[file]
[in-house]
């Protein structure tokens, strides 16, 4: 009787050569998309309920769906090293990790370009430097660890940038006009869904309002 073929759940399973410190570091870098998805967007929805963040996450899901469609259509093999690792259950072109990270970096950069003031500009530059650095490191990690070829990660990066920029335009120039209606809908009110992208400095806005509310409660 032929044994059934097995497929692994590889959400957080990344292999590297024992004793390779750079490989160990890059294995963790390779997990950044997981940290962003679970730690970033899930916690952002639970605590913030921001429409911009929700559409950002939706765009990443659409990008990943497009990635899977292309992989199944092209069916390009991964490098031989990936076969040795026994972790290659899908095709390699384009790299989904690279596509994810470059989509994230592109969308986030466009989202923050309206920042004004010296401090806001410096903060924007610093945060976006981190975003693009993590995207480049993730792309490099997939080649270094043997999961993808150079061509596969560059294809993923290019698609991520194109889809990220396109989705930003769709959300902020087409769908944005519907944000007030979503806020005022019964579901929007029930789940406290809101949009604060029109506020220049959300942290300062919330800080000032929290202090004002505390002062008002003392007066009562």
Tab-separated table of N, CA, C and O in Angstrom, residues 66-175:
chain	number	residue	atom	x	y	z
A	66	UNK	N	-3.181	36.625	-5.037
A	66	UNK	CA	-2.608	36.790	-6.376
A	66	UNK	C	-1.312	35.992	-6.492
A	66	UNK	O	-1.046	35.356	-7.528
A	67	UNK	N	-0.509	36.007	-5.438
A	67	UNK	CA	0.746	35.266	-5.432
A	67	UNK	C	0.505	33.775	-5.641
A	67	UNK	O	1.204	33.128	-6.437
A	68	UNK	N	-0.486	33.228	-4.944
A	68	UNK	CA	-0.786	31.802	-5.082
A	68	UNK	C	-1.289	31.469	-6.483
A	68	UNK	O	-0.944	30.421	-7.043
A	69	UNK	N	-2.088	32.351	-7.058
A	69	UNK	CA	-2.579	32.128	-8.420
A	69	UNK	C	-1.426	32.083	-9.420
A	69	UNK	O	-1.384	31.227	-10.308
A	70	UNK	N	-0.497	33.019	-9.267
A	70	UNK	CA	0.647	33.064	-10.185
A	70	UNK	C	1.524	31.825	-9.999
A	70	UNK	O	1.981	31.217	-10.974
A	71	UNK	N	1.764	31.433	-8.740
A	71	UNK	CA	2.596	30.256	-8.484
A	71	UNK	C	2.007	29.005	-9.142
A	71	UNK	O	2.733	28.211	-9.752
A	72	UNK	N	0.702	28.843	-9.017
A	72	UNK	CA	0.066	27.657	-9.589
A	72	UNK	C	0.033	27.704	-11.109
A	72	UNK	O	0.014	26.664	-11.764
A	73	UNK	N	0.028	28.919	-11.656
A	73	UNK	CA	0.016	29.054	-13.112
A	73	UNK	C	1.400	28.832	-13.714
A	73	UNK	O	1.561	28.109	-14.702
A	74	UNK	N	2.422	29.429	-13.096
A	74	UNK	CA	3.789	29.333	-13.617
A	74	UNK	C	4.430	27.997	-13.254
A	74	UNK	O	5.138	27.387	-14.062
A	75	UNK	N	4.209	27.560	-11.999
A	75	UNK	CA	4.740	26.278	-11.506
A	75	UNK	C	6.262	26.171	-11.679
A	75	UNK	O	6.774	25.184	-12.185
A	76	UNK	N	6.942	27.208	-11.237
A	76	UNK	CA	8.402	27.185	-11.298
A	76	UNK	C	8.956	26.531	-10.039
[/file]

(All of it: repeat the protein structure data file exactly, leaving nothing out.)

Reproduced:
[in-house]
């Protein structure tokens, strides 16, 4: 009787050569998309309920769906090293990790370009430097660890940038006009869904309002 073929759940399973410190570091870098998805967007929805963040996450899901469609259509093999690792259950072109990270970096950069003031500009530059650095490191990690070829990660990066920029335009120039209606809908009110992208400095806005509310409660 032929044994059934097995497929692994590889959400957080990344292999590297024992004793390779750079490989160990890059294995963790390779997990950044997981940290962003679970730690970033899930916690952002639970605590913030921001429409911009929700559409950002939706765009990443659409990008990943497009990635899977292309992989199944092209069916390009991964490098031989990936076969040795026994972790290659899908095709390699384009790299989904690279596509994810470059989509994230592109969308986030466009989202923050309206920042004004010296401090806001410096903060924007610093945060976006981190975003693009993590995207480049993730792309490099997939080649270094043997999961993808150079061509596969560059294809993923290019698609991520194109889809990220396109989705930003769709959300902020087409769908944005519907944000007030979503806020005022019964579901929007029930789940406290809101949009604060029109506020220049959300942290300062919330800080000032929290202090004002505390002062008002003392007066009562």
Tab-separated table of N, CA, C and O in Angstrom, residues 66-175:
chain	number	residue	atom	x	y	z
A	66	UNK	N	-3.181	36.625	-5.037
A	66	UNK	CA	-2.608	36.790	-6.376
A	66	UNK	C	-1.312	35.992	-6.492
A	66	UNK	O	-1.046	35.356	-7.528
A	67	UNK	N	-0.509	36.007	-5.438
A	67	UNK	CA	0.746	35.266	-5.432
A	67	UNK	C	0.505	33.775	-5.641
A	67	UNK	O	1.204	33.128	-6.437
A	68	UNK	N	-0.486	33.228	-4.944
A	68	UNK	CA	-0.786	31.802	-5.082
A	68	UNK	C	-1.289	31.469	-6.483
A	68	UNK	O	-0.944	30.421	-7.043
A	69	UNK	N	-2.088	32.351	-7.058
A	69	UNK	CA	-2.579	32.128	-8.420
A	69	UNK	C	-1.426	32.083	-9.420
A	69	UNK	O	-1.384	31.227	-10.308
A	70	UNK	N	-0.497	33.019	-9.267
A	70	UNK	CA	0.647	33.064	-10.185
A	70	UNK	C	1.524	31.825	-9.999
A	70	UNK	O	1.981	31.217	-10.974
A	71	UNK	N	1.764	31.433	-8.740
A	71	UNK	CA	2.596	30.256	-8.484
A	71	UNK	C	2.007	29.005	-9.142
A	71	UNK	O	2.733	28.211	-9.752
A	72	UNK	N	0.702	28.843	-9.017
A	72	UNK	CA	0.066	27.657	-9.589
A	72	UNK	C	0.033	27.704	-11.109
A	72	UNK	O	0.014	26.664	-11.764
A	73	UNK	N	0.028	28.919	-11.656
A	73	UNK	CA	0.016	29.054	-13.112
A	73	UNK	C	1.400	28.832	-13.714
A	73	UNK	O	1.561	28.109	-14.702
A	74	UNK	N	2.422	29.429	-13.096
A	74	UNK	CA	3.789	29.333	-13.617
A	74	UNK	C	4.430	27.997	-13.254
A	74	UNK	O	5.138	27.387	-14.062
A	75	UNK	N	4.209	27.560	-11.999
A	75	UNK	CA	4.740	26.278	-11.506
A	75	UNK	C	6.262	26.171	-11.679
A	75	UNK	O	6.774	25.184	-12.185
A	76	UNK	N	6.942	27.208	-11.237
A	76	UNK	CA	8.402	27.185	-11.298
A	76	UNK	C	8.956	26.531	-10.039